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In NFHS Report Card- The Good, The Sober and The Future

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December 31, 2021

What is the issue?

Against the backdrop of the looming Omicron threat , the recently released fifth edition of the National Family Health Survey (NFHS)-5 brings some positive news.

What is the NFHS survey about?

  • The NFHS is a large-scale, multi-round survey conducted in a representative sample of households throughout India.
  • This year, over 6 lakh households across the country were surveyed for this exercise.
  • The NFHS provides estimates on key indicators related to population, family planning, child and maternal health, nutrition, adult health, and domestic violence, among others.
  • The Ministry of Health and Family Welfare, Government of India, has designated International Institute for Population Sciences (IIPS) as the nodal agency for the NFHS.
  • NFHS was funded by the United States Agency for International Development (USAID) with supplementary support from UNICEF.
  • The First National Family Health Survey (NFHS-1) was conducted in 1992-93.

What are the positive outcomes in the survey?

  • Population stabilisation- The Total Fertility Rate (TFR) (the average number of children born per woman) has declined from 2.2 to 2.0 at the national level.
  • A total of 31 States and Union Territories have achieved fertility rates below the replacement level of 2.1.
  • Reasons for decline in fertility
    • Increase in adoption of modern family planning methods
    • Reduction in unmet need for family planning
    • Improvements in access to family planning related information and services
    • Improvements in female literacy
  • Improved health delivery- Maternal health services are steadily improving.
  • Reasons for improved health delivery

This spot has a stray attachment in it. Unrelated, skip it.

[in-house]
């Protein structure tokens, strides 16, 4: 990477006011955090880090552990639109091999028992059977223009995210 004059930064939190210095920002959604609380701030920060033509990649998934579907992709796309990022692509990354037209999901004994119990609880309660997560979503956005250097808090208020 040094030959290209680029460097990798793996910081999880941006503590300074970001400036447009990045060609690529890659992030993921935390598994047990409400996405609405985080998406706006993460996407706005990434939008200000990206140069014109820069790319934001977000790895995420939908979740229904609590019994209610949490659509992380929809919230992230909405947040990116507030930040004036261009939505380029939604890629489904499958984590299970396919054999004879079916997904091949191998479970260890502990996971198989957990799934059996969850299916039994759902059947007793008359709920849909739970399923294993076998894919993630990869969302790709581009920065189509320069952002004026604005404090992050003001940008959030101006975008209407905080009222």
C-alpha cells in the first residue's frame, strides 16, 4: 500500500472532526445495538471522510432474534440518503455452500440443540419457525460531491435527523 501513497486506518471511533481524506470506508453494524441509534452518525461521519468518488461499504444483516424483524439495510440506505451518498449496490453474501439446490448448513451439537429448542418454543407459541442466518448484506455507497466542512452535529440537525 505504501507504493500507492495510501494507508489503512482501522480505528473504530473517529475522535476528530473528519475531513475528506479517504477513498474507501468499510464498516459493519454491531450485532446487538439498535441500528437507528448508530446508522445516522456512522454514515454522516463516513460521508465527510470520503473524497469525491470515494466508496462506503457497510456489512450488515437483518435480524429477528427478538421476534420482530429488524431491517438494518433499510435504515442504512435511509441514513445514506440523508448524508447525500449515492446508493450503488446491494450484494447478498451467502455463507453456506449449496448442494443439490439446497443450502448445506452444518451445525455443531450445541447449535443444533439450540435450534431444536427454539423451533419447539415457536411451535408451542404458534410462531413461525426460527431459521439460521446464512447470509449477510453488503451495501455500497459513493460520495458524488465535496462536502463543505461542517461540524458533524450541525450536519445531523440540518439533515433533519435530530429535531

• Increase in antenatal care in the first trimester
    • The recommended four antenatal care check-ups have increased
    • Increase in postnatal care visits
    • Improvement in accessing institutional births
    • Increase in institutional deliveries in public health facilities
    • Reduction in teenage pregnancy
  • Concerns
    • Still 11% of pregnant women were still either unreached by a skilled birth attendant or not accessing institutional facilities.
    • A very small segment of the population is currently accessing the full range of sexual and reproductive health services such as screening tests for cervical cancer and breast examinations.
  • Discriminatory social norms- There have been significant progress where women have the right to bodily autonomy and integrity, and the ability to take decisions about their lives.
  • Reasons for improvement in gender related indicators
    • The proportion of women (aged 15-24 years) who use menstrual hygiene products has increased.
    • The proportion of women who have their own bank accounts has gone up.
    • Around 54% of women have their own mobile phones and about one in three women have used the Internet.
    • There has been significant increase in the proportion of women with more than 10 years of schooling.
    • The prevalence of child marriage has gone down marginally.
    • Sex ratio at birth has shown slight improvement (from 919 in 2015-to 929 in 2019-21)
  • Concerns
    • Domestic violence- One in three women continues to face violence from their spouse
  • Promoting gender-equal values- The survey also highlights the importance of gender equal values.
  • Concerns
    • Women’s participation in the economy continues to remain low (only 25.6% women engaged in paid work)
    • Women still bear a disproportionate burden of unpaid domestic and care work which affects their ability to access gainful employment.

To know more about NFHS-5, click here

What does this call for?

  • The survey highlights the need to invest in comprehensive sexuality education as a key component of life-skills education for both in school and out-of-school adolescents.
  • The full range of sexual and reproductive health services should be included while expanding the basket of reproductive health services.
  • To empower women and ensure gender justice, it is imperative to address harmful practices, such as child marriage and gender-biased sex selection.
  • We must challenge discriminatory social norms that drive gender-based violence and harmful practices, and empower women to exercise agency and autonomy in all spheres of life.
  • Bodily autonomy is not only the foundation for a better future but also a fundamental human right.

 

Reference

  1. https://www.thehindu.com/todays-paper/tp-opinion/in-nfhs-report-card-the-good-the-sober-the-future/article38075081.ece
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